The Pharmaceutical CSR and Sustainability evening organized by NetImpact and Fairleigh Dickerson University (FDU) was very good ... but maybe there was something of a bubble characteristic surrounding the event. Everything that was said in the course of the event was consistent and "good to hear" ... but then I stepped back into the real world where CSR and sustainability are notable for their absence!
From my perspective CSR is a "good" thing ... just as environmental sustainability is a "good" thing ... but who cares. It is quite likely that many actually care ... but how many are in a position to do anything meaningful about these issues.
Most people in their daily work have to do what their employers demand ... usually in a "no questions asked" mode. Ordinary people need their jobs to pay their bills, and very few ordinary people have much of a cushion against bad events.
And this is in the United States ... perhaps the richest economy on the planet. Clearly there are a whole lot of things that have gone wrong ... and remain wrong. My view of the problem is quite simple ... allocation of resources for the best part of the last three generations, say six decades, has been all about consumption growth and rather little about investment in productivity and quality of life.
Getting back to the specifics of the pharmaceutical industry ... I am struck by the efforts by the big pharmaceutical industry to manage IP not so that the world's health is as good as it can be, but so that the companies are able to maximize profits. The only metrics in play are those that relate to profit and stock market valuation of the company ... yet a good pharmaceutical company could have a really huge impact on the health of the world. As far as I know ... and I have looked fairly hard ... there are no metrics about the value that the pharmaceutical industry brings to the healthcare sector.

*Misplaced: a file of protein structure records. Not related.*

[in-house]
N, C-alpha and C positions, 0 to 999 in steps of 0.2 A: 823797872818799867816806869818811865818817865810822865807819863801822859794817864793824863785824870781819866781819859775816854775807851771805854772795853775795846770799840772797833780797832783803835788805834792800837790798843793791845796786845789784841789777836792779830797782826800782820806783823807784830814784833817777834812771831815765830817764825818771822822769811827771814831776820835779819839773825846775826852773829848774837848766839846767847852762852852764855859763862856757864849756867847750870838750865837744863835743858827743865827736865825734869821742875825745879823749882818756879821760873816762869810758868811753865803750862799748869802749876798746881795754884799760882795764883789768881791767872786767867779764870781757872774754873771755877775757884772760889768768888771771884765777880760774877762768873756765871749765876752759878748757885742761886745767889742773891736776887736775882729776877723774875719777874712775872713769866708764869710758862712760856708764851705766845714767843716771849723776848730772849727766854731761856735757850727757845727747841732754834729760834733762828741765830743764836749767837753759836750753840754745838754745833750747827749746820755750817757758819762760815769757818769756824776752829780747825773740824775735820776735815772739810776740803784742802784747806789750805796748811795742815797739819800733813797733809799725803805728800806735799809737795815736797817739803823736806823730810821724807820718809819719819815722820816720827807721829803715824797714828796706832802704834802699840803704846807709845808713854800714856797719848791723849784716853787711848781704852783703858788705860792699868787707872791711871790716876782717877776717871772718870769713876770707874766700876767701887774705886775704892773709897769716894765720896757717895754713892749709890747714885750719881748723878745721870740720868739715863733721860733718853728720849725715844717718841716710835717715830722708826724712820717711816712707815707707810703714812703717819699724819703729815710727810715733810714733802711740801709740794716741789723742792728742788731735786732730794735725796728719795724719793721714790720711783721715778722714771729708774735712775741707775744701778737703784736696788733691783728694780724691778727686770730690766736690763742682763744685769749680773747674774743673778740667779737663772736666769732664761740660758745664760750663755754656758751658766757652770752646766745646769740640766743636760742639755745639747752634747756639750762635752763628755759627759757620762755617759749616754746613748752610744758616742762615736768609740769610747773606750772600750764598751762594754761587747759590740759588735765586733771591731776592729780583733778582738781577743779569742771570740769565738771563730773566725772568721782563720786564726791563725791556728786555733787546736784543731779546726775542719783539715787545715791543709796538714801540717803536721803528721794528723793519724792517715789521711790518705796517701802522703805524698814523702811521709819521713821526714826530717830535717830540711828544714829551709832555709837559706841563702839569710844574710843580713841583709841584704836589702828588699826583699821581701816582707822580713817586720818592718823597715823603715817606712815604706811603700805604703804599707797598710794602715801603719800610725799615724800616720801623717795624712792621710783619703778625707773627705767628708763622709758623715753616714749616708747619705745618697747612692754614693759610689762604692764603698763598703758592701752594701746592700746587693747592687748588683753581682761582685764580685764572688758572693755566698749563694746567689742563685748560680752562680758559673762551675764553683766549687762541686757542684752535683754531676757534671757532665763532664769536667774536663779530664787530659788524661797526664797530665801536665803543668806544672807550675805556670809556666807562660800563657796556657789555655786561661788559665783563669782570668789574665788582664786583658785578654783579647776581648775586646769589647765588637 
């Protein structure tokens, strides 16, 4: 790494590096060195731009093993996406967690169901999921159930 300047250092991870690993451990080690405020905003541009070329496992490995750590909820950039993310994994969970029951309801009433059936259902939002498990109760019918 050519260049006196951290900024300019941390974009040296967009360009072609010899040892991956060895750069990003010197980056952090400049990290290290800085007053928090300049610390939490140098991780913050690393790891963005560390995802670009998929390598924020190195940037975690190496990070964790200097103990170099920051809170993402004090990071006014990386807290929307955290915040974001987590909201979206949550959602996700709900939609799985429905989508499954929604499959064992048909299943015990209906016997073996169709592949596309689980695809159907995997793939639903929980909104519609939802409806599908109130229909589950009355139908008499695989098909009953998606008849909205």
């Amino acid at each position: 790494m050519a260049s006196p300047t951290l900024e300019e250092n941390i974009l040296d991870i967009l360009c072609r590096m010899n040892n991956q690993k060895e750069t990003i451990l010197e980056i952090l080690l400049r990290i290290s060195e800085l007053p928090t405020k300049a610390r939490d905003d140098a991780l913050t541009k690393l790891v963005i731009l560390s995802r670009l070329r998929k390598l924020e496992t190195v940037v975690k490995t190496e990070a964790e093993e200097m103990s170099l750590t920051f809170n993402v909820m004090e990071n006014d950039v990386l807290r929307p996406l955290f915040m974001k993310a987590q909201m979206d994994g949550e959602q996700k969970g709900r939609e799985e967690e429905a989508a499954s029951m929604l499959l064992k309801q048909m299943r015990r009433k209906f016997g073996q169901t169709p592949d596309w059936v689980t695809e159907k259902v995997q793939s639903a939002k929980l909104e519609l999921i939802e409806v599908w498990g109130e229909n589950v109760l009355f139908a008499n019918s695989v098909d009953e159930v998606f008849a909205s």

Even simple metrics are not easy to find. I wonder how much is spent on meaningful CSR versus how much is spent on Washington lobbying by the pharmaceutical industry ... not to mention EU lobbying in Brussels ... and making sure that the WHO stays in control of what are "official medicines"!
My guess is that the value destruction associated with poor global health is way bigger than the profits being realized by the pharmaceutical for profit process ... and that science is already well enough advanced to make a huge difference to global health if that was a mainstream priority. This will never happen until there are meaningful metrics around these matters!
With a complete system of value metrics it will become possible for the capital markets and corporate board rooms to take the value construct into consideration as well as the prevailing ubiquitous business model for profit.
The FDU evening was great ... an important subject was discussed ... but I am afraid there is a big jump still needed to get to meaningful value metrics that will make CSR and sustainability mainstream!